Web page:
Battle of the bakeoff

Visual effects experts are torn about what factors will play a role at this year's Oscar race.

As Optimus Prime, Sandman, Davy Jones and a host of other digital characters prepare to battle for Oscar gold in the visual effects category, experts are already laying odds as to which seven films will make it to this year's bake-off. Yet few are willing to place their money on any clear-cut front-runners. Although an abundance of outstanding work is making this a highly competitive year, there are a number of factors -- such as compressed work schedules and hybrid techniques -- that are making it a difficult one to handicap.

Contrary to previous years, in which a few major films stood out above the rest, the 2007 VFX dialogue is likely to extend beyond attention-getting digital characters to include the integration of CG and live action, lighting, practical effects, CG environments and CG elements such as water and sand. Exciting, to be sure, but the more complex work makes for a contest that's hard to predict.

"We've had years where Gollum was more important, where King Kong was more important, but that's not what we are getting this year," says visual effects veteran Tim McGovern.

In fact, this year's palette of work reflects a wider variety of VFX than ever before. "You're seeing a lot more virtual sets; you're seeing a lot more camera motion," says Scott Squires, visual effects supervisor on Fox's "Fantastic Four: Rise of the Silver Surfer." "Basically, the filmmakers are getting more and more freedom every year to what they can create on the screen and the believability to what they can create."

There's no better example than Paramount's motion-capture-animated "Beowulf," which has already blurred the lines betweenvisual effects and animation, and has made the short list for best animated Oscar consideration.

"It's a blend of both mediums. I consider it a hybrid between live action and CG," says visual effects supervisor Jerome Chen.
However, another issue making this year's race difficult to handicap is schedules. Experts are torn about how the trend toward increasingly compressed schedules will impact voting -- particularly for Disney's "Pirates of the Caribbean: At World's End" in which the lion's share of visual effects shots were completed in four and a half months.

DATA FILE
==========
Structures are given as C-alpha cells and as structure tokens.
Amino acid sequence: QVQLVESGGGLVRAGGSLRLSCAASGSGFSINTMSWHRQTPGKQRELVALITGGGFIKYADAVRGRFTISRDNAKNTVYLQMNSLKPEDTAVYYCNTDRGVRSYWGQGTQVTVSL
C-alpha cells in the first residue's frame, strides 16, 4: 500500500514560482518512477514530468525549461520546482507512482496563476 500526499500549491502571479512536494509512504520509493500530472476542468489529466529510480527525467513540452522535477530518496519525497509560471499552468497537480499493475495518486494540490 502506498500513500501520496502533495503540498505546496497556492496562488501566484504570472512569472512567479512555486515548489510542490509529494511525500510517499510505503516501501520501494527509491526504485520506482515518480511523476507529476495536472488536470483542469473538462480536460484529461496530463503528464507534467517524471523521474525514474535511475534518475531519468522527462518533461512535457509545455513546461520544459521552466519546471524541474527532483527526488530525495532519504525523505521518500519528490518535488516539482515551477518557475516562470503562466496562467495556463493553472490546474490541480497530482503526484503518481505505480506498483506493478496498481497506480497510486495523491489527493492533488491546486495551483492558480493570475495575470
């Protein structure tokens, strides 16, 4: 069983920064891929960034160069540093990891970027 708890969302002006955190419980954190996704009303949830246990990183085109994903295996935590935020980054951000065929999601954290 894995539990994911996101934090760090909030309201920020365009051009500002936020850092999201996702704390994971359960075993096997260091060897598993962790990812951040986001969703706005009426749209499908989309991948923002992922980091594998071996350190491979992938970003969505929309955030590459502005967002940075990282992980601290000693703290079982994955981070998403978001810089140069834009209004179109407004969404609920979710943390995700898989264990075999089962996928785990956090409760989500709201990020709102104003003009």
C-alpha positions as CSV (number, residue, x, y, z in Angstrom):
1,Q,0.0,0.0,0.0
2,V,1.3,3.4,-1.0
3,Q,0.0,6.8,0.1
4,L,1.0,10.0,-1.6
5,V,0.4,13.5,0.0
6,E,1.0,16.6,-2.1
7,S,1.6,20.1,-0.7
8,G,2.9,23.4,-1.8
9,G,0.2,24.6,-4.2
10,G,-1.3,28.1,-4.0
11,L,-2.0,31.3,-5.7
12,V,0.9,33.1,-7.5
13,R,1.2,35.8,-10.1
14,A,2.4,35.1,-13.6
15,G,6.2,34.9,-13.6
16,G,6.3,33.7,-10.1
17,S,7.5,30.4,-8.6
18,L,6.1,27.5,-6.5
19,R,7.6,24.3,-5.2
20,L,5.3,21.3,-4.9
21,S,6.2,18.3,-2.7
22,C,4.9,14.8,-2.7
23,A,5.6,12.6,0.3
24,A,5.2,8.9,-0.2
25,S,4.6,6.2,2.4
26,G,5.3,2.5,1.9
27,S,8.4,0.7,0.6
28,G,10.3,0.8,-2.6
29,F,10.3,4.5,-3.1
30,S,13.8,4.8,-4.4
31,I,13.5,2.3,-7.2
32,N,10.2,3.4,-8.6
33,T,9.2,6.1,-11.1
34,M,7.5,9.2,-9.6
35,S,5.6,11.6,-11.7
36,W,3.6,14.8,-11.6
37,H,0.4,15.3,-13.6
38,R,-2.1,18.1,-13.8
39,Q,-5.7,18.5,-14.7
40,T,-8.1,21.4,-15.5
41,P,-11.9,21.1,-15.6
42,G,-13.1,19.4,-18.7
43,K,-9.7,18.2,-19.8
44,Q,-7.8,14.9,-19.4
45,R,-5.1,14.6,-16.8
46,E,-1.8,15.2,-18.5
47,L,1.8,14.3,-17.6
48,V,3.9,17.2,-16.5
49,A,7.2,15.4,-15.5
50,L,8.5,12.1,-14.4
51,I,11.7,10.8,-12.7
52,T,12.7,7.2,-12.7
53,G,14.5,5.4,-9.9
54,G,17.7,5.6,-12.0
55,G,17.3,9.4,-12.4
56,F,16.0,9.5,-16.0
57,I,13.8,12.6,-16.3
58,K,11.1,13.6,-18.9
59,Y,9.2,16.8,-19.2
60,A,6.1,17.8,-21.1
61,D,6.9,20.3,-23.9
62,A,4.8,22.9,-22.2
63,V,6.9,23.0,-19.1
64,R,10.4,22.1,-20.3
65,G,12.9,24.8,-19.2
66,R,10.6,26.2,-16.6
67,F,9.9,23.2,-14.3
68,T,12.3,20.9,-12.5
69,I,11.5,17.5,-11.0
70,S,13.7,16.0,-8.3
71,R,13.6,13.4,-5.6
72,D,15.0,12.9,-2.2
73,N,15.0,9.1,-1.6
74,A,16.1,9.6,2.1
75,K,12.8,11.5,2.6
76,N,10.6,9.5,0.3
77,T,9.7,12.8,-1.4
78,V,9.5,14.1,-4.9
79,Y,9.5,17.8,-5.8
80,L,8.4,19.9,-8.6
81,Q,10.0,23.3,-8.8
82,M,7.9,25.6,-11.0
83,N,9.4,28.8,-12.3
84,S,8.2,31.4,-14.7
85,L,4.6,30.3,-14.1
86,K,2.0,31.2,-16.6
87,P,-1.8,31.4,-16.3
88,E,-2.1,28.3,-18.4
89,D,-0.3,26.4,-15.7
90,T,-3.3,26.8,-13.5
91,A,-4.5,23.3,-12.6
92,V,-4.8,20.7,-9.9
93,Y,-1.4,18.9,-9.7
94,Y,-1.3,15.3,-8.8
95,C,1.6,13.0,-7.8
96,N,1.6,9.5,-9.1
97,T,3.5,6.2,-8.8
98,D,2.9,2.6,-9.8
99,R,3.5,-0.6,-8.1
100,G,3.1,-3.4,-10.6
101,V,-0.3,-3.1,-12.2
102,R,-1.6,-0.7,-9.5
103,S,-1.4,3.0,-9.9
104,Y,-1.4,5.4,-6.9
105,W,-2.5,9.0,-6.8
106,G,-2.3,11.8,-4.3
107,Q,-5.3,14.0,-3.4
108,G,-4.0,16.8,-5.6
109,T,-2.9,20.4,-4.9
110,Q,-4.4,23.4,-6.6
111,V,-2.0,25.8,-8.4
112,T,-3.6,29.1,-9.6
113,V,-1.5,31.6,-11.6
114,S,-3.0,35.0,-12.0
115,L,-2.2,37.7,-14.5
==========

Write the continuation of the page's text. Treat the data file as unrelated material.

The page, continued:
"(Visual effects branch voters) really consider quality and groundbreaking approach," McGovern explains. "They are not going to give somebody an additional benefit unless the work is entirely above all the other work and then additionally handicapped by the time frame."

But Jeff Okun, who served as visual effects supervisor on last year's "Blood Diamond," disagrees: "At the Academy level, I think schedules will be (a factor). Everybody knows each other, and we all talk. Whether you want it to or not, I think that plays into it."

Visual effects supervisor Mark Stetson, whose work on 2006's "Superman Returns" earned him an Oscar nomination, agrees that the quality of the work is the most important factor, "But in addition to that, you try to take into account the number of shots they are doing and the amount of time they had to do it. It's hard to avoid comparison between a film that has a small number of shots and a large number of shots. I tend to look for creative contribution more than anything else. Depending on how well those shots mesh into the movie and forward the story, it could very well be that a smaller count show could certainly shine above."

VFX pros also are addressing the potential impact on the large number of effects-heavy films that were sequels this year, including "Pirates," Sony's "Spider-Man 3," Warner Bros.' "Harry Potter and the Order of the Phoenix," and New Line Cinema's "Rush Hour 3."

"It's a hindrance," Okun says. "One issue is that you are familiar with the franchise, so you are less likely to be wowed by what you see. The second thing is, you have the onus of trying to top yourself on the next project. What's been refreshing about this year's crop is that most of the sequels out-did themselves."

Stetson points out that there is no clear track record for sequels. "I think each year the film competed against itself in terms of the quality of work in a sequel compared to its predecessor, and it's gone both ways. Some sequels have been winners, and there are some sequels that were not."

Outside of this year's film franchises, the Warner Bros. March release "300" and Danny Boyle's "Sunshine" could factor into the race. And year-end releases like New Line's "The Golden Compass" (Dec. 7), Warner Bros.' "I Am Legend" (Dec. 14) and Paramount's Tim Burton-helmed "Sweeney Todd: The Demon Barber of Fleet Street" (Dec. 21), demonstrate that it's been a robust year for the artists toiling away in front of computer monitors.
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